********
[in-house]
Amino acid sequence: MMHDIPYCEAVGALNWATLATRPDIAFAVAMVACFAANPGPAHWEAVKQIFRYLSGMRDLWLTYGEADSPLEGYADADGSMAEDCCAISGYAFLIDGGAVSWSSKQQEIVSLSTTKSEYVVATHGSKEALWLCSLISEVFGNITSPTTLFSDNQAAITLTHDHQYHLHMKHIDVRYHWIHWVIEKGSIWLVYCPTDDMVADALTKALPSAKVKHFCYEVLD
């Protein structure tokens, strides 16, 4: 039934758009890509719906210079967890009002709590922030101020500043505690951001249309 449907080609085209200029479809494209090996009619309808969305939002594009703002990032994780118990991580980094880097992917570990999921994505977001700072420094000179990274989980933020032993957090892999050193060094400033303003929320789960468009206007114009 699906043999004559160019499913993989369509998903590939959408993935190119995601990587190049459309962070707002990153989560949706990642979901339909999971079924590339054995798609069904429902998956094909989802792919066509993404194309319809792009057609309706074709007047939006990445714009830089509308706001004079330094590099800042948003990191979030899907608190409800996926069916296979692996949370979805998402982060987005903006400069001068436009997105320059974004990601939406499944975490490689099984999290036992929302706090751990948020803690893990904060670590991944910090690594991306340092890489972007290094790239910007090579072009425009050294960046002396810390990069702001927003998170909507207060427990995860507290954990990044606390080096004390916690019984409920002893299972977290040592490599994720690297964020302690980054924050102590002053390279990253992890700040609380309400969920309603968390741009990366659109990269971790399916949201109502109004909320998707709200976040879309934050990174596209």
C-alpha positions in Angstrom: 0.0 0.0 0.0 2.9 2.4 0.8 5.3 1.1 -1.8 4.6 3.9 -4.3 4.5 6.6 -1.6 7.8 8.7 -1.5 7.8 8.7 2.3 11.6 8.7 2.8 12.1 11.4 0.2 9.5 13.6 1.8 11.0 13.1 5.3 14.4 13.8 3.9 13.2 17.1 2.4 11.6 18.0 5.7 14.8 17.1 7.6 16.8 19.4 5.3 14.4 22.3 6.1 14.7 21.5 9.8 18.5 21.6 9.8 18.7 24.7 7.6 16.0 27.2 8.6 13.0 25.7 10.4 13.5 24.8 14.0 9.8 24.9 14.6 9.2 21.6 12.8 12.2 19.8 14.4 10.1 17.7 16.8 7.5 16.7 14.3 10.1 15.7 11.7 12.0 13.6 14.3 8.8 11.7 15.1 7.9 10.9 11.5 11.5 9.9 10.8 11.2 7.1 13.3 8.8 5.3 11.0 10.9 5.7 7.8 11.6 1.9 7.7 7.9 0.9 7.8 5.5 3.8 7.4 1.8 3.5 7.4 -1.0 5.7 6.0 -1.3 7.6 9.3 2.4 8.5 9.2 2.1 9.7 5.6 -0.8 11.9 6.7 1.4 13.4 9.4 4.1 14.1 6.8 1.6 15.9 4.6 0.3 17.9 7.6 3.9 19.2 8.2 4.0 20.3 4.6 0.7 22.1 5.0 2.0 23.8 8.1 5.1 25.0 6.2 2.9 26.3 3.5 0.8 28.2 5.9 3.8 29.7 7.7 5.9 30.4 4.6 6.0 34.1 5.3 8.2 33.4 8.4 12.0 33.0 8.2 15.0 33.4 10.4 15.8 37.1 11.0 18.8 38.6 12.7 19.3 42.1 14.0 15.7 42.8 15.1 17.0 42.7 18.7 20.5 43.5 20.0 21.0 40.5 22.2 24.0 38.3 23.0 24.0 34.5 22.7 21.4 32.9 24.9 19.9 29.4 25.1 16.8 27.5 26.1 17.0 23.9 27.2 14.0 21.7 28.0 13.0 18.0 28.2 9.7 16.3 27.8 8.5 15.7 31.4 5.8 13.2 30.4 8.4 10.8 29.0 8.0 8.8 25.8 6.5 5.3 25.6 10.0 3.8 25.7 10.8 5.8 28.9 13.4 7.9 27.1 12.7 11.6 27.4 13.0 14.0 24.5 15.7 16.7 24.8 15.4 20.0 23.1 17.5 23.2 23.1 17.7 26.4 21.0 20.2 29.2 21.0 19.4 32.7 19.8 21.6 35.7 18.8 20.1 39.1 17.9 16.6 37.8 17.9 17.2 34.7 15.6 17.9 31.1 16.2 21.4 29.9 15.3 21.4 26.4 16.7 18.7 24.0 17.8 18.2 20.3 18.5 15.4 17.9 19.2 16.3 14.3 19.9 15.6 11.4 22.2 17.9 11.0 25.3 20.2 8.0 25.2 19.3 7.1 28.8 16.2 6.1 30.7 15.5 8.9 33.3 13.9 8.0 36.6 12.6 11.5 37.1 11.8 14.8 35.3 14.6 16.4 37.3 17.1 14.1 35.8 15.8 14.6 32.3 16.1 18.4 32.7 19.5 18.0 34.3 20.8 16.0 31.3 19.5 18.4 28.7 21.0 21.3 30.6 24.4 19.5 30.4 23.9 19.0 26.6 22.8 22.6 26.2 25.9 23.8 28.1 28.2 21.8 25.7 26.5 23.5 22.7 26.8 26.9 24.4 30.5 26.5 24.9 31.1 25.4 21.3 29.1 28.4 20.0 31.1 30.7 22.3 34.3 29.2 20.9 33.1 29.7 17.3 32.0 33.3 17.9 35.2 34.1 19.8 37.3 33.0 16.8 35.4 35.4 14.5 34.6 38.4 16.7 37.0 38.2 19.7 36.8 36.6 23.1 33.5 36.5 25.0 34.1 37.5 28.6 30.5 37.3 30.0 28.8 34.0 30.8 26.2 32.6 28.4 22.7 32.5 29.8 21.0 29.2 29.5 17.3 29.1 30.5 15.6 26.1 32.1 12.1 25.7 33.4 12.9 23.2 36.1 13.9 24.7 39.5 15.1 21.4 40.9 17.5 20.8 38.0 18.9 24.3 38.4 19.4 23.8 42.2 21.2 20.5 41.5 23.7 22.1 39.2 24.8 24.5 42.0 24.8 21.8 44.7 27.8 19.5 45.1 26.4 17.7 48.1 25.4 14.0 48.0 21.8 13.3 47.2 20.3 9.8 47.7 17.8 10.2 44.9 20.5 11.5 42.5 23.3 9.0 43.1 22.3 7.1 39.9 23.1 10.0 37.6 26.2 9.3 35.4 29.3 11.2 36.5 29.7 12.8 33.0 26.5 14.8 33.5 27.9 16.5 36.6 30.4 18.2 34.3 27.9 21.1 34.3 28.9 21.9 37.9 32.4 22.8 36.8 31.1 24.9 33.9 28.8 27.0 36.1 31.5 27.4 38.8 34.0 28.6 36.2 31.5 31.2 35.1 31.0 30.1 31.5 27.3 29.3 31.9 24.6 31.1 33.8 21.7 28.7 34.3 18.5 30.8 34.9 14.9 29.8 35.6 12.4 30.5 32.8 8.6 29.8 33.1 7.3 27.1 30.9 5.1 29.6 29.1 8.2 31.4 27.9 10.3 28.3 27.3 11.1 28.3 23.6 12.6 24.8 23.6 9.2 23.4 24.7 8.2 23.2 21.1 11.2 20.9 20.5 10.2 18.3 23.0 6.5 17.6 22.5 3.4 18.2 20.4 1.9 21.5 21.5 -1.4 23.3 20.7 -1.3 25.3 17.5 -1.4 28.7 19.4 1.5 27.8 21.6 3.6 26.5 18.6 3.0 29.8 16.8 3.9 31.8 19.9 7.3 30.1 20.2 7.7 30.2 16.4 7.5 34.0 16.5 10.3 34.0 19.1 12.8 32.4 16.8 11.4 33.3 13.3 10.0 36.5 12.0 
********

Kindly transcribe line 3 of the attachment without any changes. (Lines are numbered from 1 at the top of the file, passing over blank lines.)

């Protein structure tokens, strides 16, 4: 039934758009890509719906210079967890009002709590922030101020500043505690951001249309 449907080609085209200029479809494209090996009619309808969305939002594009703002990032994780118990991580980094880097992917570990999921994505977001700072420094000179990274989980933020032993957090892999050193060094400033303003929320789960468009206007114009 699906043999004559160019499913993989369509998903590939959408993935190119995601990587190049459309962070707002990153989560949706990642979901339909999971079924590339054995798609069904429902998956094909989802792919066509993404194309319809792009057609309706074709007047939006990445714009830089509308706001004079330094590099800042948003990191979030899907608190409800996926069916296979692996949370979805998402982060987005903006400069001068436009997105320059974004990601939406499944975490490689099984999290036992929302706090751990948020803690893990904060670590991944910090690594991306340092890489972007290094790239910007090579072009425009050294960046002396810390990069702001927003998170909507207060427990995860507290954990990044606390080096004390916690019984409920002893299972977290040592490599994720690297964020302690980054924050102590002053390279990253992890700040609380309400969920309603968390741009990366659109990269971790399916949201109502109004909320998707709200976040879309934050990174596209």